In our previous consultation document, we recommended allocating $6.7 billion to meet the capital and other non-recurrent costs for the implementation of the new academic structure in the school and university sectors. The Government is now prepared to increase the investment to $7.9 billion, of which $3.5 billion is for the capital costs for schools and the universities, and the remainder $4.4 billion for meeting other non-recurrent costs.
On the non-recurrent funding, the Government plans to provide $1.7 billion to support schools for the implementation of the new senior secondary in the run-up to 2009. For the university sector, it is estimated that $550 million will be provided for the start-up of the new undergraduate programme.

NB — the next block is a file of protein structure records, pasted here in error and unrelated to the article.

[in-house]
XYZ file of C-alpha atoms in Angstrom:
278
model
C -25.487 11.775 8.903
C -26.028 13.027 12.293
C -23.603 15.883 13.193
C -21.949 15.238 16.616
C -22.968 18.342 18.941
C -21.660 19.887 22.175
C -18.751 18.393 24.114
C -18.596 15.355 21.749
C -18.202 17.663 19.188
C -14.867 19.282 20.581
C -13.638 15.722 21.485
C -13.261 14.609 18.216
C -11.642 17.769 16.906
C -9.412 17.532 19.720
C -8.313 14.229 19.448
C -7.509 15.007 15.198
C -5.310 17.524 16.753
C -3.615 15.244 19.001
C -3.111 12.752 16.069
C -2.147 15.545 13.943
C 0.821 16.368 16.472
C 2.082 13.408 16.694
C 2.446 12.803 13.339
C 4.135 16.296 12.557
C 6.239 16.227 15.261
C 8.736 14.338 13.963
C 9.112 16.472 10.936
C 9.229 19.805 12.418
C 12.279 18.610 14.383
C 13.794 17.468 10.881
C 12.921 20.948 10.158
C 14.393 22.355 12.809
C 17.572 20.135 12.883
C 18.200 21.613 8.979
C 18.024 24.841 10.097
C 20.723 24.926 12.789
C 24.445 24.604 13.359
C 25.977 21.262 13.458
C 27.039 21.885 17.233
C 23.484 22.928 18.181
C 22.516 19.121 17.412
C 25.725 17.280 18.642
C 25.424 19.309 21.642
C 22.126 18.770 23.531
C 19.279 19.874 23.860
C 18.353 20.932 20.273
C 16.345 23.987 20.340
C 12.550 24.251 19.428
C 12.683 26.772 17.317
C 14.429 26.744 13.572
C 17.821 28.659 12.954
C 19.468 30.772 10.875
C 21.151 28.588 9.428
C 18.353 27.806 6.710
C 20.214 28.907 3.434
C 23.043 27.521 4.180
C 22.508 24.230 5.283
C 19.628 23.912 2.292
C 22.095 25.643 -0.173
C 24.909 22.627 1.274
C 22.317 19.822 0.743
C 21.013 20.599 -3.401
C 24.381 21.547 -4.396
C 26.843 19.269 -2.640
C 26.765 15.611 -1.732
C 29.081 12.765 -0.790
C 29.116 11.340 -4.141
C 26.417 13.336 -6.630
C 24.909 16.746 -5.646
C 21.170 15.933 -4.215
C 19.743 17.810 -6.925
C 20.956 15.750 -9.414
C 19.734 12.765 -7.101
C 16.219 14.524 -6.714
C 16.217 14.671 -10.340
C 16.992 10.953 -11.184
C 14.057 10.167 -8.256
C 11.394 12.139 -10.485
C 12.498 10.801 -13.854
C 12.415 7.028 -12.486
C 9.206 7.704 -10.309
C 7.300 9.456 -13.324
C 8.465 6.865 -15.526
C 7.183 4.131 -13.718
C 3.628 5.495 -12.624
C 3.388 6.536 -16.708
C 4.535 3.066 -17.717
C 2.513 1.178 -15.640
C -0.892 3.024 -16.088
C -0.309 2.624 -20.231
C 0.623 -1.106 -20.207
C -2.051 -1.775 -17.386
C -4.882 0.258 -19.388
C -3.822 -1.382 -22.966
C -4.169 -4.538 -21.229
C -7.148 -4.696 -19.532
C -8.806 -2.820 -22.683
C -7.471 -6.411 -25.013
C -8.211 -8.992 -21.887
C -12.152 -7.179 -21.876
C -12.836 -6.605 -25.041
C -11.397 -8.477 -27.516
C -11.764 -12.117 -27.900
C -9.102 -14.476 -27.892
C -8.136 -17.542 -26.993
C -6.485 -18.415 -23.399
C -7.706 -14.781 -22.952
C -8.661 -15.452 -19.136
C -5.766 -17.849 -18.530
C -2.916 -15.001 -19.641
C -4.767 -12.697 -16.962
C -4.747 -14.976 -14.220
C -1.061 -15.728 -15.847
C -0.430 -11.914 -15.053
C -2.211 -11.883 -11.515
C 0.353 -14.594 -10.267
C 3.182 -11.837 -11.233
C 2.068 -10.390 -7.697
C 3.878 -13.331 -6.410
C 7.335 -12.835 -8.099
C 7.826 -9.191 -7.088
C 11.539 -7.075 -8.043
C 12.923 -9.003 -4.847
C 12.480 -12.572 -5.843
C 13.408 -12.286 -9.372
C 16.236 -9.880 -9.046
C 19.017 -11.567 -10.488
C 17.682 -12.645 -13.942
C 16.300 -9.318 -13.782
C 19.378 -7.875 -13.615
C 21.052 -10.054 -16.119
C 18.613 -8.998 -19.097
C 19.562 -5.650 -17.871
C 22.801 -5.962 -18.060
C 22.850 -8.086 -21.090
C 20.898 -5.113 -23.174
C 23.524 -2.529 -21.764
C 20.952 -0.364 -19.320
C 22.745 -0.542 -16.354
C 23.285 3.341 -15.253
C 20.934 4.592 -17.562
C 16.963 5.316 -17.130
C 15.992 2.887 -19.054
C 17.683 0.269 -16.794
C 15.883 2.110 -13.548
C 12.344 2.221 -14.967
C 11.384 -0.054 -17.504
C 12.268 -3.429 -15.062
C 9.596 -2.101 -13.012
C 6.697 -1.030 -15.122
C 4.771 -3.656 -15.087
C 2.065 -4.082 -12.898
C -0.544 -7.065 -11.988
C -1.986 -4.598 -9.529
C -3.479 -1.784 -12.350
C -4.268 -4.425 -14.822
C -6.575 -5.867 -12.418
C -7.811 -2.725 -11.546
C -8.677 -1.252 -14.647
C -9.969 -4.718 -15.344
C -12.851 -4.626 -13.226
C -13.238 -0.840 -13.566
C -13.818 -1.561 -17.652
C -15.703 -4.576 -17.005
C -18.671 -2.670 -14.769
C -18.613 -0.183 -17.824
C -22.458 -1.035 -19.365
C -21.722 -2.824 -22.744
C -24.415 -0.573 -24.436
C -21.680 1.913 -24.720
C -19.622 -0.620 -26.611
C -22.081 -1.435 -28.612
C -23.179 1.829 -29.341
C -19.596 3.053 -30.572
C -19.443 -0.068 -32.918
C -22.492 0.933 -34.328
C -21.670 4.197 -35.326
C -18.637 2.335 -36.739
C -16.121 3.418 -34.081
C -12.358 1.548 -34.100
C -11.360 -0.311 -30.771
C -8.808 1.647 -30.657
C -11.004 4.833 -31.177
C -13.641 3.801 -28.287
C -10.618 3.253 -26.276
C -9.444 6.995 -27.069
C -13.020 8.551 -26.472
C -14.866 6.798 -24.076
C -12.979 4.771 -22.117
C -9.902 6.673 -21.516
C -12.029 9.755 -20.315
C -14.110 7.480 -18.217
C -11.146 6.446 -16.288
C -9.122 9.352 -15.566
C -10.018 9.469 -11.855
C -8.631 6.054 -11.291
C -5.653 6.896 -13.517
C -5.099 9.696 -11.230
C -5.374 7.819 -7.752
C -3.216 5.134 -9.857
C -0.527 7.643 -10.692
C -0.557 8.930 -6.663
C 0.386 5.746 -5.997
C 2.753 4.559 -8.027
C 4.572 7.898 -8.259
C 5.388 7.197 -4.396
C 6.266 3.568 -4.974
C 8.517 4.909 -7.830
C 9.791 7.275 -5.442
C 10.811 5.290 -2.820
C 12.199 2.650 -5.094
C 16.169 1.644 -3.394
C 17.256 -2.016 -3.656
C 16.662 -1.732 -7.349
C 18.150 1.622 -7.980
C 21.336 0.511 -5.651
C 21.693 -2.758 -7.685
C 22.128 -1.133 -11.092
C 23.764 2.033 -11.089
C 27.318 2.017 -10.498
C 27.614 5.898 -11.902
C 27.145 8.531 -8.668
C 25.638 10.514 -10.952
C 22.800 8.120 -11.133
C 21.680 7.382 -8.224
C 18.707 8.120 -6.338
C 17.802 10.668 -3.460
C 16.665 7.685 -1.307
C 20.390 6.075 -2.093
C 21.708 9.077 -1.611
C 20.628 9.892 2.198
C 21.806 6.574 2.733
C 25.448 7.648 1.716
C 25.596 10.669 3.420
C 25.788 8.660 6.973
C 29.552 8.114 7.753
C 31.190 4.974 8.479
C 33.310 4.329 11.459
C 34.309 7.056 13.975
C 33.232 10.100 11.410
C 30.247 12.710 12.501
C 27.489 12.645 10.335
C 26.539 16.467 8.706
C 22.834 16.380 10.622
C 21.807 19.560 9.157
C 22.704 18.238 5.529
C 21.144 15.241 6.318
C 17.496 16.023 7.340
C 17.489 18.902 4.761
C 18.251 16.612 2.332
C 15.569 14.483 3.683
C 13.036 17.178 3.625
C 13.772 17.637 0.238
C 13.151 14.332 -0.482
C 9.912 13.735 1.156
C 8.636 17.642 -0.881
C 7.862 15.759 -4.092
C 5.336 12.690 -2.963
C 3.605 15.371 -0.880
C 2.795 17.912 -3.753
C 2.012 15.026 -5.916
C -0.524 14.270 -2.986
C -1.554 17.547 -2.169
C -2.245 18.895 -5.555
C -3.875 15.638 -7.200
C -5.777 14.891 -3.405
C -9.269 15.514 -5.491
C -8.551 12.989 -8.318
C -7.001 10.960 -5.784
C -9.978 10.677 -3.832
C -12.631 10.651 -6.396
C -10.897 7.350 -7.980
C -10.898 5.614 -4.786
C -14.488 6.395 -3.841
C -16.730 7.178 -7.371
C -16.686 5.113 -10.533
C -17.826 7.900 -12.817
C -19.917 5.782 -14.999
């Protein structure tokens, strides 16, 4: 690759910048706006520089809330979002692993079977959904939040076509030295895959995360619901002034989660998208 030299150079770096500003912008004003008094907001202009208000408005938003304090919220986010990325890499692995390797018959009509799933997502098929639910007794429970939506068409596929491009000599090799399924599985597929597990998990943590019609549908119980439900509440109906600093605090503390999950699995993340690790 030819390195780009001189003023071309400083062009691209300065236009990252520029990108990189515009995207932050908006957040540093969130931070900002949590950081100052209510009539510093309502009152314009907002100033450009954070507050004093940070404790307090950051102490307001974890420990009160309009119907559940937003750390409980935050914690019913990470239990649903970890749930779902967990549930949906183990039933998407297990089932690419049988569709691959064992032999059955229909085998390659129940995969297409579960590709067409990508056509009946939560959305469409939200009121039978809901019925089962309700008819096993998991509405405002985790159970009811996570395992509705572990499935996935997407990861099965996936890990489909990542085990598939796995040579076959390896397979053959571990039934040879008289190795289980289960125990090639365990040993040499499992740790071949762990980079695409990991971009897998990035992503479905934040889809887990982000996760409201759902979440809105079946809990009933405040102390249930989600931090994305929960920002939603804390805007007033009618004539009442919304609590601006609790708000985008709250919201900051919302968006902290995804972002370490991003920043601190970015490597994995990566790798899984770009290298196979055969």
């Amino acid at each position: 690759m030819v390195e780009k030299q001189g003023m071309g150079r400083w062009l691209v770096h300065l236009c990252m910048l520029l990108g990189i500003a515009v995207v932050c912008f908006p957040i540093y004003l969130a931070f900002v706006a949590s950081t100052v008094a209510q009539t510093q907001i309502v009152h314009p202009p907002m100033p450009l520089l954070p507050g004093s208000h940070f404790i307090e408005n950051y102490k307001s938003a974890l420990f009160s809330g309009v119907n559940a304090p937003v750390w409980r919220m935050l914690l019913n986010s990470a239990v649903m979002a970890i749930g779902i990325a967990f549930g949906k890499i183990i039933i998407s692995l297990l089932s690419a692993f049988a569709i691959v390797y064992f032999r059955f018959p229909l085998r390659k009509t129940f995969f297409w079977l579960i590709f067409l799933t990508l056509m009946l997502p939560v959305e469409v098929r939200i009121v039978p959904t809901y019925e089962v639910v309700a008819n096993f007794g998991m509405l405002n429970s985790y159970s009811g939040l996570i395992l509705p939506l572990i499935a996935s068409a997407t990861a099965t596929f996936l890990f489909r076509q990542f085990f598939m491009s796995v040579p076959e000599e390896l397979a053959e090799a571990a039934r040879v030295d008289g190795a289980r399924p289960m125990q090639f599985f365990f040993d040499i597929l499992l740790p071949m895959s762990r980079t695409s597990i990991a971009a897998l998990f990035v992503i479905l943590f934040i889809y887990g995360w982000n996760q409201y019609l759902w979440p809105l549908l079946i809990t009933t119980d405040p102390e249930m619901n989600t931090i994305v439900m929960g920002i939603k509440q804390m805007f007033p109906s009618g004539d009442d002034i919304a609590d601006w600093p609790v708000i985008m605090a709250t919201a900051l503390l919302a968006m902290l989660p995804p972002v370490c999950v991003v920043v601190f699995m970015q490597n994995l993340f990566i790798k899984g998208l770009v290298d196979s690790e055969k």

Moreover, we last estimated in the consultation document that we would need an additional recurrent funding of $1.1 billion. In order to further strengthen the support for schools, we now estimate that upon full implementation of the new academic structure, we have to spend $2 billion on a recurrent basis.
About $1.1 billion of the recurrent cost is to meet with the additional funding requirements for implementing the four-year undergraduate programmes.
Schools to get grant for learning diversity
For the school sector, when the new senior secondary academic structure is in full operation, we will provide schools with the Senior Secondary Curriculum Support Grant, the Diversity Learning Grant, support for students with special educational needs, and enhanced teacher provision for senior secondary classes after the double cohort year, involving altogether a recurrent expenditure of $900 million.